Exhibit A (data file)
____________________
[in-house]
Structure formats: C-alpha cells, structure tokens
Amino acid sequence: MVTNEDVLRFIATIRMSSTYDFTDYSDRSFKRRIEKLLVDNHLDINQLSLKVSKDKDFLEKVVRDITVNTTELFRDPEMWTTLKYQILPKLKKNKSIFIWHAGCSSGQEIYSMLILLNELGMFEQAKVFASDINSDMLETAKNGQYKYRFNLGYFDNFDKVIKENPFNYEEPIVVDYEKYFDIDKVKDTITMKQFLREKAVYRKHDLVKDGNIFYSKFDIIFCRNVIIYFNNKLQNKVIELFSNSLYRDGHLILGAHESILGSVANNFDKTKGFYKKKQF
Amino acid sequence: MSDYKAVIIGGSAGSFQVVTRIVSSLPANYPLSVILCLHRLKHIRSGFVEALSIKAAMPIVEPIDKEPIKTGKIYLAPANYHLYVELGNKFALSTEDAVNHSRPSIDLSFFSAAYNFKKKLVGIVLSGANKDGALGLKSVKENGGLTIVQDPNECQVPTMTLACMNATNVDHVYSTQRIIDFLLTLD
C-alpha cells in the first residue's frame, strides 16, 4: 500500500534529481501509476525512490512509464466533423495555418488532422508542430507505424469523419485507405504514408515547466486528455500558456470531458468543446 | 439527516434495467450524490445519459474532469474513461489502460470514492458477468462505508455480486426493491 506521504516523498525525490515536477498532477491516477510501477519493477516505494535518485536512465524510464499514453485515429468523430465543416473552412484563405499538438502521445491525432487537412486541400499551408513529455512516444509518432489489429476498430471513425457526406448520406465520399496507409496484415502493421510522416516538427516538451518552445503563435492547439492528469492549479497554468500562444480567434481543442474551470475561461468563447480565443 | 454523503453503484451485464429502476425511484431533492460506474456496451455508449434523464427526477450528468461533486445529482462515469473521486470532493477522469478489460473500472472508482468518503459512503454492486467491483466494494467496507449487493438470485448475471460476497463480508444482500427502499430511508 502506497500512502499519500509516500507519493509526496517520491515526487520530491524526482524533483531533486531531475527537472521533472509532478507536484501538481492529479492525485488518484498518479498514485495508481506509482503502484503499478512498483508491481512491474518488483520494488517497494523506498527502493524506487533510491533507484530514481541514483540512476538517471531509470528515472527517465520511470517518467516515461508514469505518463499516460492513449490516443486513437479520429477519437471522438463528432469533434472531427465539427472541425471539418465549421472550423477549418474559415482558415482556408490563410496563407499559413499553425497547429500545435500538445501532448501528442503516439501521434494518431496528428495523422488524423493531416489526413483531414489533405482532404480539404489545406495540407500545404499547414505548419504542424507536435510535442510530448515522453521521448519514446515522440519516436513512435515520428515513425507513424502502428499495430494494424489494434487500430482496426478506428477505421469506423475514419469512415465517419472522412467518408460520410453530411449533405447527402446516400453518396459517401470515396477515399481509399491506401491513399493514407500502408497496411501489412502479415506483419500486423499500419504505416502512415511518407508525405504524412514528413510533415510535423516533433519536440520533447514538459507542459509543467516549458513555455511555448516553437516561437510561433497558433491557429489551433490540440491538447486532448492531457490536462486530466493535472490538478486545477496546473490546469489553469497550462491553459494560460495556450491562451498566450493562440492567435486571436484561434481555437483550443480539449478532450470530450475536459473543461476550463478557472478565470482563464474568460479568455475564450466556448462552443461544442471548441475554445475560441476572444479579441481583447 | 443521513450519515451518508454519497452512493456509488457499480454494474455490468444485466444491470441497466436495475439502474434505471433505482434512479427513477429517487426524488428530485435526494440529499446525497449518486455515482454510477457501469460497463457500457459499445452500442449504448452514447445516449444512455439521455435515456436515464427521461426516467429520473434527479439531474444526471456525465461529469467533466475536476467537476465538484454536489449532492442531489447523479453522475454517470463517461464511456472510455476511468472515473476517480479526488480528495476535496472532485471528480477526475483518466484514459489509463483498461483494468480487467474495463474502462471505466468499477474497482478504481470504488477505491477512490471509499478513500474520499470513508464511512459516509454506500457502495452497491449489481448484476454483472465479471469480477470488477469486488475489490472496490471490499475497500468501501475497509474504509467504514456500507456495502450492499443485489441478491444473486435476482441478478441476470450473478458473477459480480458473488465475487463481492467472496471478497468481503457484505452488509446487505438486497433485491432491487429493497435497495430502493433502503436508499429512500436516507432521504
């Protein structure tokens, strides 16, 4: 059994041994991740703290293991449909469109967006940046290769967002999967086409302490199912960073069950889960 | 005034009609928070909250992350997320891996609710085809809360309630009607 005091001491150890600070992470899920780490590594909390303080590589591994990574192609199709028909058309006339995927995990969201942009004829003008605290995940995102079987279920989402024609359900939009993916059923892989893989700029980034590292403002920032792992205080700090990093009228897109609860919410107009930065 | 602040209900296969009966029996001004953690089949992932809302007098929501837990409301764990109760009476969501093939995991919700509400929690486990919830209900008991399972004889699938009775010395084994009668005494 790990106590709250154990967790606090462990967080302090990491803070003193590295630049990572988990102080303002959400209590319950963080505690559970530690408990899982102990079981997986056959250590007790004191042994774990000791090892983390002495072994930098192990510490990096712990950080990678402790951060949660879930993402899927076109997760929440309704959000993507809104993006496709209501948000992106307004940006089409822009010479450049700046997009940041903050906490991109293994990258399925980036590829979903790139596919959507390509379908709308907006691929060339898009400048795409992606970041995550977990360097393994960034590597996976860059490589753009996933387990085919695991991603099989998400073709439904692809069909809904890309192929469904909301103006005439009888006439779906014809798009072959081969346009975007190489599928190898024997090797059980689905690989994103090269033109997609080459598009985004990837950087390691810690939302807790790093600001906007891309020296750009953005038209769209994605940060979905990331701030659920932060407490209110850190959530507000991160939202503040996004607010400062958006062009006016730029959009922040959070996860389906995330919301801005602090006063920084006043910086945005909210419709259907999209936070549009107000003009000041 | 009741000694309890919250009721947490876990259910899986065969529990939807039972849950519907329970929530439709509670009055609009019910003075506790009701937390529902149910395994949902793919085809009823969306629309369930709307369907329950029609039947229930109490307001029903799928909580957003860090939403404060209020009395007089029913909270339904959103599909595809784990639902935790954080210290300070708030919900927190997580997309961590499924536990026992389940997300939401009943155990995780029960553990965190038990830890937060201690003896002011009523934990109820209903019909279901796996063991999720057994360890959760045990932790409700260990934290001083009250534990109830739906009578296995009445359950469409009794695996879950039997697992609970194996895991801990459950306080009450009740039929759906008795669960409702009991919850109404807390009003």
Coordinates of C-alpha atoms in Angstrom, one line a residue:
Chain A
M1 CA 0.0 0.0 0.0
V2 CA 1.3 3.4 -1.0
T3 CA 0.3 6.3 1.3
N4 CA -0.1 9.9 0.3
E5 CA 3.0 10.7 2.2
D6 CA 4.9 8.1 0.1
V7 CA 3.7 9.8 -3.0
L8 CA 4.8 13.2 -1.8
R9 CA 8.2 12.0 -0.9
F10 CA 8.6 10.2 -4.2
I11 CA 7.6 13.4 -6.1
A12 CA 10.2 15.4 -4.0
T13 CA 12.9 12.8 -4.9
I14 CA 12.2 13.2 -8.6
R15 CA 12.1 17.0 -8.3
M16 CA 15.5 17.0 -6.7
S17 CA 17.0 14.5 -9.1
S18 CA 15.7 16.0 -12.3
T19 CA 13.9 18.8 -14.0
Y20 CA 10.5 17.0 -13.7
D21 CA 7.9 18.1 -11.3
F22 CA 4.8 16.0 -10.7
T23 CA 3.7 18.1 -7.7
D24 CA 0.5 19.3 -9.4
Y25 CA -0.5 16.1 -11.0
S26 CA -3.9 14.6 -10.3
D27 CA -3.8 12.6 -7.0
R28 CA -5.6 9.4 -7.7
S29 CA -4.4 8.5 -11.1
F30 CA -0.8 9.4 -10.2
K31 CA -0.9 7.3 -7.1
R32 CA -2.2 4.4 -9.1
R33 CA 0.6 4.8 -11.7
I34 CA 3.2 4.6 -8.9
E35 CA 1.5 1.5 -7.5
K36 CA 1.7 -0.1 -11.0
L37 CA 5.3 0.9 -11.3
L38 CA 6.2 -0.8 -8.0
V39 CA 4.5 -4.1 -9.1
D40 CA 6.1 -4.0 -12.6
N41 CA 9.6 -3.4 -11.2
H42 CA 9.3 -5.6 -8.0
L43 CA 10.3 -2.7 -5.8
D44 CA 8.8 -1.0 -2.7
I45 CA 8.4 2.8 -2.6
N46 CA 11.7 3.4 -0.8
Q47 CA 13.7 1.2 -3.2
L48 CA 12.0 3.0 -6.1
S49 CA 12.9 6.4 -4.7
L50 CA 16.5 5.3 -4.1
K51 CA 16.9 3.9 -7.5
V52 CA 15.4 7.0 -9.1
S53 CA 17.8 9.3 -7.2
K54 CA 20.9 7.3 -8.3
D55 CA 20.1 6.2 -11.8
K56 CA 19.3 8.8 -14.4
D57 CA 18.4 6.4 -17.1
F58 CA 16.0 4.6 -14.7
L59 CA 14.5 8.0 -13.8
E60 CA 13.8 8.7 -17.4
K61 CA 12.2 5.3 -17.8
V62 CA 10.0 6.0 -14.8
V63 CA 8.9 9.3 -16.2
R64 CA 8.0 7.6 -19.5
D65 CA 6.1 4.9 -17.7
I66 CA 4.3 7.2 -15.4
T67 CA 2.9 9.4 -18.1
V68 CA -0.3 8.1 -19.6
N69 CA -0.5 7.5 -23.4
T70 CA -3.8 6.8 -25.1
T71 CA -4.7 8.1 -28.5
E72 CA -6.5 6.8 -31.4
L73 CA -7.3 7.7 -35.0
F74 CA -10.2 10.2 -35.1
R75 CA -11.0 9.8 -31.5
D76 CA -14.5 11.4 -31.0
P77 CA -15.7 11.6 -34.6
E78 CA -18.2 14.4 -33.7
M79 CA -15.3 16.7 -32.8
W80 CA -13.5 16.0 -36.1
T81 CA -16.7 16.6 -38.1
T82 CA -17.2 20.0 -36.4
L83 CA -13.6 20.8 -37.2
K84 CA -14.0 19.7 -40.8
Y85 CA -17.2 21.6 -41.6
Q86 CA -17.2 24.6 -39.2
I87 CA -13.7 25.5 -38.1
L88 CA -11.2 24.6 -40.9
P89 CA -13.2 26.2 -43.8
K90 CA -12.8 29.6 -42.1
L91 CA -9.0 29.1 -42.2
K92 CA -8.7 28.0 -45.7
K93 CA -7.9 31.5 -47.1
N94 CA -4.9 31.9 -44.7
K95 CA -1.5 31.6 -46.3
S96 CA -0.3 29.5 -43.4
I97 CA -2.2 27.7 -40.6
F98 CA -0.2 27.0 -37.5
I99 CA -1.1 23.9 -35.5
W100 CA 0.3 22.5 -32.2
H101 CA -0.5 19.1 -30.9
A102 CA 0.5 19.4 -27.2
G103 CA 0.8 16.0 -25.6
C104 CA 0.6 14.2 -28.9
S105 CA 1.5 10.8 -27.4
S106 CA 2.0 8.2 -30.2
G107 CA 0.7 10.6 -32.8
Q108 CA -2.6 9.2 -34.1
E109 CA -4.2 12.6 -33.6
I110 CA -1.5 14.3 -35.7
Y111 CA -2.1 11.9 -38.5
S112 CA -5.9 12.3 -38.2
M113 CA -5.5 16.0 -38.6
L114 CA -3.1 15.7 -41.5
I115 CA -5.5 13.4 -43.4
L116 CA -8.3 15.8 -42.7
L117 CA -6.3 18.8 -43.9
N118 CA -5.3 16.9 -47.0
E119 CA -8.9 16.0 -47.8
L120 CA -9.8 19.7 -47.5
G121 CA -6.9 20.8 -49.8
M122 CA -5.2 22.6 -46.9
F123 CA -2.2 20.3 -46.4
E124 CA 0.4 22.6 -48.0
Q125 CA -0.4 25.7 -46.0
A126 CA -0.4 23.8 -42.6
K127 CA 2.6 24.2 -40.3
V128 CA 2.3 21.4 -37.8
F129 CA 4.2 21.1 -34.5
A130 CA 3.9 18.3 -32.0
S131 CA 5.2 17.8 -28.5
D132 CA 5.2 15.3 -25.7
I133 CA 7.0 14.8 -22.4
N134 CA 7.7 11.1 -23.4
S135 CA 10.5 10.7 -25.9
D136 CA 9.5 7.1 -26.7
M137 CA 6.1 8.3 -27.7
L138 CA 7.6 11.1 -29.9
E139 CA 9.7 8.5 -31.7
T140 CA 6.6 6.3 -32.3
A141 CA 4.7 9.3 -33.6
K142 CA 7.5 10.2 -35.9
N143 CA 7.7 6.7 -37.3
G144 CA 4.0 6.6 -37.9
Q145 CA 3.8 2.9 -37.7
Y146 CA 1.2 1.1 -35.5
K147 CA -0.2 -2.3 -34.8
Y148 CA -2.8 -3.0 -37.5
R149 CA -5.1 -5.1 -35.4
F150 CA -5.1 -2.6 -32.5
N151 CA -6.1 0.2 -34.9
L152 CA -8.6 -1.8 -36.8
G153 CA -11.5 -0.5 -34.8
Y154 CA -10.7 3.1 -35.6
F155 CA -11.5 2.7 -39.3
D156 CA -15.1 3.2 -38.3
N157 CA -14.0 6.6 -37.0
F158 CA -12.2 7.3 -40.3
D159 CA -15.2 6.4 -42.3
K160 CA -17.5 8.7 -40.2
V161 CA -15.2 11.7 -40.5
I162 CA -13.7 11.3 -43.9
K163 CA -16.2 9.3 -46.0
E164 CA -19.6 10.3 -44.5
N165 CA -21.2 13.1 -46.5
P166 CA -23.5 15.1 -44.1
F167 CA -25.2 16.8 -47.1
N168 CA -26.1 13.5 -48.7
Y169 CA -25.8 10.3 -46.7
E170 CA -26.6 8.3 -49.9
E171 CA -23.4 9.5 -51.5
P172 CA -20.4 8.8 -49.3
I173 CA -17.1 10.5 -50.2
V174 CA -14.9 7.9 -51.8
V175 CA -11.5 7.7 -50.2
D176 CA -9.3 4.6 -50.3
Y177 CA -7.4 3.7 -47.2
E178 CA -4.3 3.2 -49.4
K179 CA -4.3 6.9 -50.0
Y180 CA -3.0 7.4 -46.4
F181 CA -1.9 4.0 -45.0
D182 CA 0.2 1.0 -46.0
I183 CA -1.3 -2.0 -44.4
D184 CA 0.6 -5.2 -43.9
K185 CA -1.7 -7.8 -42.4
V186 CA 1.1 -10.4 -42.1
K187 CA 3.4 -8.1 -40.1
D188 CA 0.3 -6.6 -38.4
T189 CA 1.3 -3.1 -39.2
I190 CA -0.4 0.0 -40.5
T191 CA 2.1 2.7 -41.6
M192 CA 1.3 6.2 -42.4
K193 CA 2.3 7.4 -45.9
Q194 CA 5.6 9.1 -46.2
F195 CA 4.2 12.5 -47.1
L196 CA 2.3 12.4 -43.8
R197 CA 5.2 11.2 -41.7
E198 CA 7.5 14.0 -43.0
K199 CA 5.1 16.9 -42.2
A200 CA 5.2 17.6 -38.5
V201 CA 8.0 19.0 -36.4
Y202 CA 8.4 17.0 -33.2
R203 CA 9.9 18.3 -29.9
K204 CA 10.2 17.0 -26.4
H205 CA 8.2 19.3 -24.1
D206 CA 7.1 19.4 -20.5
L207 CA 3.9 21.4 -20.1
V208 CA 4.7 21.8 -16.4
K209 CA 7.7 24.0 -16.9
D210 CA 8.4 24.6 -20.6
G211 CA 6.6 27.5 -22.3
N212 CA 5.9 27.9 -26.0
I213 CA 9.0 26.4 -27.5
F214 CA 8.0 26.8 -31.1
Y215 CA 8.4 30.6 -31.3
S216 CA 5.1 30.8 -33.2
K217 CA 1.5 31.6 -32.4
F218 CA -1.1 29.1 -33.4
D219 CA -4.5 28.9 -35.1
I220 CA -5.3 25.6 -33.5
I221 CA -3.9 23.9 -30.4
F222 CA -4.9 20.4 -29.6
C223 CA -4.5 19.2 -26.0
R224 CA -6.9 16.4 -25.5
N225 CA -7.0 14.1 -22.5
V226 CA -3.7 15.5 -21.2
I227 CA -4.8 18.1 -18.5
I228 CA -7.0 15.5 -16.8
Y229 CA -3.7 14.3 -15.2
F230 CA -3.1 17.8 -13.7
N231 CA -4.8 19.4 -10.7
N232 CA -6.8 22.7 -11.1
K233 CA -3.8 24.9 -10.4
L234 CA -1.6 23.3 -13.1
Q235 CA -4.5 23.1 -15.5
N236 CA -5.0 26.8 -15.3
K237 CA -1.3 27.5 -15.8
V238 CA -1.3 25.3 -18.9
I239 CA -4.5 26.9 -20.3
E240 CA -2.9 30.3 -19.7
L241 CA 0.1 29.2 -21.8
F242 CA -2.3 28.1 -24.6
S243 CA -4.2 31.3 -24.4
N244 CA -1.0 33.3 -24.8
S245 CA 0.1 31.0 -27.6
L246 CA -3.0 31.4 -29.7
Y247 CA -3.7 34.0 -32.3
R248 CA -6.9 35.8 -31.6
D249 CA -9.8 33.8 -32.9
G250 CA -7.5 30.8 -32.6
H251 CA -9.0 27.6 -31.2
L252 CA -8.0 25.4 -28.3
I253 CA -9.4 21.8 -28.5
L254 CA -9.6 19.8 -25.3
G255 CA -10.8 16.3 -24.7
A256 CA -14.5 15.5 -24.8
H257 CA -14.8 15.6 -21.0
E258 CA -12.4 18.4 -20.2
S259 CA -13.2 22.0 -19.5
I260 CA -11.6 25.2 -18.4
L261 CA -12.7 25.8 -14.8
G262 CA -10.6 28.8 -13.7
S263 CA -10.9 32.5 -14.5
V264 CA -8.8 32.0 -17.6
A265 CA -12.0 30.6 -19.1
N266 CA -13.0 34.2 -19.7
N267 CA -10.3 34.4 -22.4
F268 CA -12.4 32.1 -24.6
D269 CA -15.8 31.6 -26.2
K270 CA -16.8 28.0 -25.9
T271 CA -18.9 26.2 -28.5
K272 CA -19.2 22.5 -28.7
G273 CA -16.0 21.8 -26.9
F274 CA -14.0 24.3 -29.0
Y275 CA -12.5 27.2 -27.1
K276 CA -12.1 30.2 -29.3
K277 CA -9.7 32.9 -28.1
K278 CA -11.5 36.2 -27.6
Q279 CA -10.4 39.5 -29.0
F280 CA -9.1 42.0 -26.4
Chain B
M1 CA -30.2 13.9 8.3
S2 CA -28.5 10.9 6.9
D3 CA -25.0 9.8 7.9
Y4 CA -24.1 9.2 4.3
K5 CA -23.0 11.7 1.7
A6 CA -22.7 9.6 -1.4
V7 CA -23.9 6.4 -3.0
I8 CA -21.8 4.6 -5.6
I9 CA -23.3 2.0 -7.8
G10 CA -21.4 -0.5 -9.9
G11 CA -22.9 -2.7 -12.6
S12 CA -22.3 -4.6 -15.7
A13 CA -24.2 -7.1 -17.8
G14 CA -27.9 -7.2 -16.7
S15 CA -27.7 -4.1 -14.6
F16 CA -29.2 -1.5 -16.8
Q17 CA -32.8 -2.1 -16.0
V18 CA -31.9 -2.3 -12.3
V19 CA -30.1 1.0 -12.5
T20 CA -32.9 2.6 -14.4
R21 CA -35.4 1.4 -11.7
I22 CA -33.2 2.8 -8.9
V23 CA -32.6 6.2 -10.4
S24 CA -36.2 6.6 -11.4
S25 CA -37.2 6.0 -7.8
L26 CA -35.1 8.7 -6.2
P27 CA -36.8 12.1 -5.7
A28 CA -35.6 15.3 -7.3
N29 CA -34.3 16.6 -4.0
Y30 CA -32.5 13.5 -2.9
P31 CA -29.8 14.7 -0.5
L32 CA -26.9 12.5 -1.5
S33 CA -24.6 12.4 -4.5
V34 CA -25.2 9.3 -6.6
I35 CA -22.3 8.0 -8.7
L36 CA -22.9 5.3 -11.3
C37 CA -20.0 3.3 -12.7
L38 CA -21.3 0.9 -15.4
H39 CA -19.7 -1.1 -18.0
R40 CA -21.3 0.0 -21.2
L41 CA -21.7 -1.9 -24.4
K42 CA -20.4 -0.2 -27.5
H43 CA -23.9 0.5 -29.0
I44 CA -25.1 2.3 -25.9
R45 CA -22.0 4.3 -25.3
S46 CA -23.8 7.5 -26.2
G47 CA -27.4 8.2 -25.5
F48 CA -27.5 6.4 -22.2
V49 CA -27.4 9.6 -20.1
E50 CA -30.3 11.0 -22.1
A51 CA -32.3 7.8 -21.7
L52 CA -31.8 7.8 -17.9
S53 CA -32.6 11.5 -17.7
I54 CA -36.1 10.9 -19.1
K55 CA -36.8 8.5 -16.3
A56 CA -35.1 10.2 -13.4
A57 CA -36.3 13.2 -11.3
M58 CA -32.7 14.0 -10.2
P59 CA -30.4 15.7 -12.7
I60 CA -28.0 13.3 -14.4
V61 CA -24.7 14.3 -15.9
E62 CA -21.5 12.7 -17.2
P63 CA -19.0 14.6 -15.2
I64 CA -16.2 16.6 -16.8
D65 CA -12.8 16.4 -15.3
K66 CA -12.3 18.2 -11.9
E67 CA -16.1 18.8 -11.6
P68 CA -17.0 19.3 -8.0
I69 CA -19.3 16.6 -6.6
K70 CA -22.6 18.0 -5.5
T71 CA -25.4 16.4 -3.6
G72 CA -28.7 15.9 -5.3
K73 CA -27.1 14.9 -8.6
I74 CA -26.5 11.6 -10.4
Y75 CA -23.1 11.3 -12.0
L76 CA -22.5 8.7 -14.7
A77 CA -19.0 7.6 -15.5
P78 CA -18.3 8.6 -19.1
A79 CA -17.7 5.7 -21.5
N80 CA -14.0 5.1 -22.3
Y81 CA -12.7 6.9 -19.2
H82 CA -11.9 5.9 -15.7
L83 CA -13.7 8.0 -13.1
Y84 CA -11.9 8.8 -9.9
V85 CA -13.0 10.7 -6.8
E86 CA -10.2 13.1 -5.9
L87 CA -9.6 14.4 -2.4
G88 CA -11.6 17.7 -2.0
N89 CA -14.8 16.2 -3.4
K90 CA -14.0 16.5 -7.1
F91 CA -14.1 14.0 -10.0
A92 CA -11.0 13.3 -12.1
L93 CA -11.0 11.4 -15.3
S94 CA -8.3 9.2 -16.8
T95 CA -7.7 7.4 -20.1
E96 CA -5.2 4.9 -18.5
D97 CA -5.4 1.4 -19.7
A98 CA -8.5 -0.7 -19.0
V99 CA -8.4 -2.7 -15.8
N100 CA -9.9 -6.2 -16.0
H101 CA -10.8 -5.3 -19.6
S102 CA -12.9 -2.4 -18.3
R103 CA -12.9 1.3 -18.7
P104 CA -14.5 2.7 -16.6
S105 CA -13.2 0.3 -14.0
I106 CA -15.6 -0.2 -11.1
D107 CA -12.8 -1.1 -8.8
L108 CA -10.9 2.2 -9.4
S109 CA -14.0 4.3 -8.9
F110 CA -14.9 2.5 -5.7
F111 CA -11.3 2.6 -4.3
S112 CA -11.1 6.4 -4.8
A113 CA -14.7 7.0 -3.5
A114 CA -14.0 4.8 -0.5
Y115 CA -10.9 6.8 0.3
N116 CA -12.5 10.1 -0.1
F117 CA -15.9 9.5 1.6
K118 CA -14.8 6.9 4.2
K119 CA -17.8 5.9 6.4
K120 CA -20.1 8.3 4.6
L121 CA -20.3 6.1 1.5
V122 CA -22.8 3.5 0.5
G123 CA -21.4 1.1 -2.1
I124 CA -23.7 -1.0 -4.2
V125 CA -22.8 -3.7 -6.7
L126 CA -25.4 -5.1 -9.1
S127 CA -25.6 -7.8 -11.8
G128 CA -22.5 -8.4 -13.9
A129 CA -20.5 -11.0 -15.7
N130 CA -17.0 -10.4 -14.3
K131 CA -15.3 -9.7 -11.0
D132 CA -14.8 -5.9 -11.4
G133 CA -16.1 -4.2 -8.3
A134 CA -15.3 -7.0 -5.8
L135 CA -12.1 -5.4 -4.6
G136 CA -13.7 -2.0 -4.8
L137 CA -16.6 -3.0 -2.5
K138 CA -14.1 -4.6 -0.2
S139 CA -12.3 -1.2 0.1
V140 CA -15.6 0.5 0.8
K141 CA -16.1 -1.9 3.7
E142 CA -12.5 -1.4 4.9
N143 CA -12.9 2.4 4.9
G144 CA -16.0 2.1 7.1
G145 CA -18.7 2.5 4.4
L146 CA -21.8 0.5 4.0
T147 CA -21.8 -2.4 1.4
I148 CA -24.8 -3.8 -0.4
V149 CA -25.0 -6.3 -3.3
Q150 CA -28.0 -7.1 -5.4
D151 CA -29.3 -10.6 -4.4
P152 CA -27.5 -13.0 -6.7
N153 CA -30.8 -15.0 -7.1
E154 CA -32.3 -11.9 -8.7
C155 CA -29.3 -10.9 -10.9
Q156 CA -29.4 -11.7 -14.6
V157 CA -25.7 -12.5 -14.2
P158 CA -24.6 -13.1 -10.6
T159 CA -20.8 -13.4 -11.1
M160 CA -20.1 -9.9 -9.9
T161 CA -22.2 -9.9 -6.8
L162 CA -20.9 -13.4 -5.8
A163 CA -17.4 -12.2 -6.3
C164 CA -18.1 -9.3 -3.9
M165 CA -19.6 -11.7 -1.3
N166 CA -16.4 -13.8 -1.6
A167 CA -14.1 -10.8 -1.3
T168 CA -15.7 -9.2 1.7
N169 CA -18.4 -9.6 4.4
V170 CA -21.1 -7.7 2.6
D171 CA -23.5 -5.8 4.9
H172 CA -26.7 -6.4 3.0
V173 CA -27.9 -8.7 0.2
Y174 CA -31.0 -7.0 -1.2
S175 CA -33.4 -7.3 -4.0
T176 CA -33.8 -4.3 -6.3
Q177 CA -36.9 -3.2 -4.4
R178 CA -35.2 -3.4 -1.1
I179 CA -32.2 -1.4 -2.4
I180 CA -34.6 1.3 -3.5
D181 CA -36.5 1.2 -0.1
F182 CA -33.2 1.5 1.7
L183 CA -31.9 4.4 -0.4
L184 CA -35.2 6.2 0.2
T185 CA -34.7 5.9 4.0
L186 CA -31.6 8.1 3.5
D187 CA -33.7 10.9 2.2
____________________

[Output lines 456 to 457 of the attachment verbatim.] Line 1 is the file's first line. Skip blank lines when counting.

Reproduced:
A167 CA -14.1 -10.8 -1.3
T168 CA -15.7 -9.2 1.7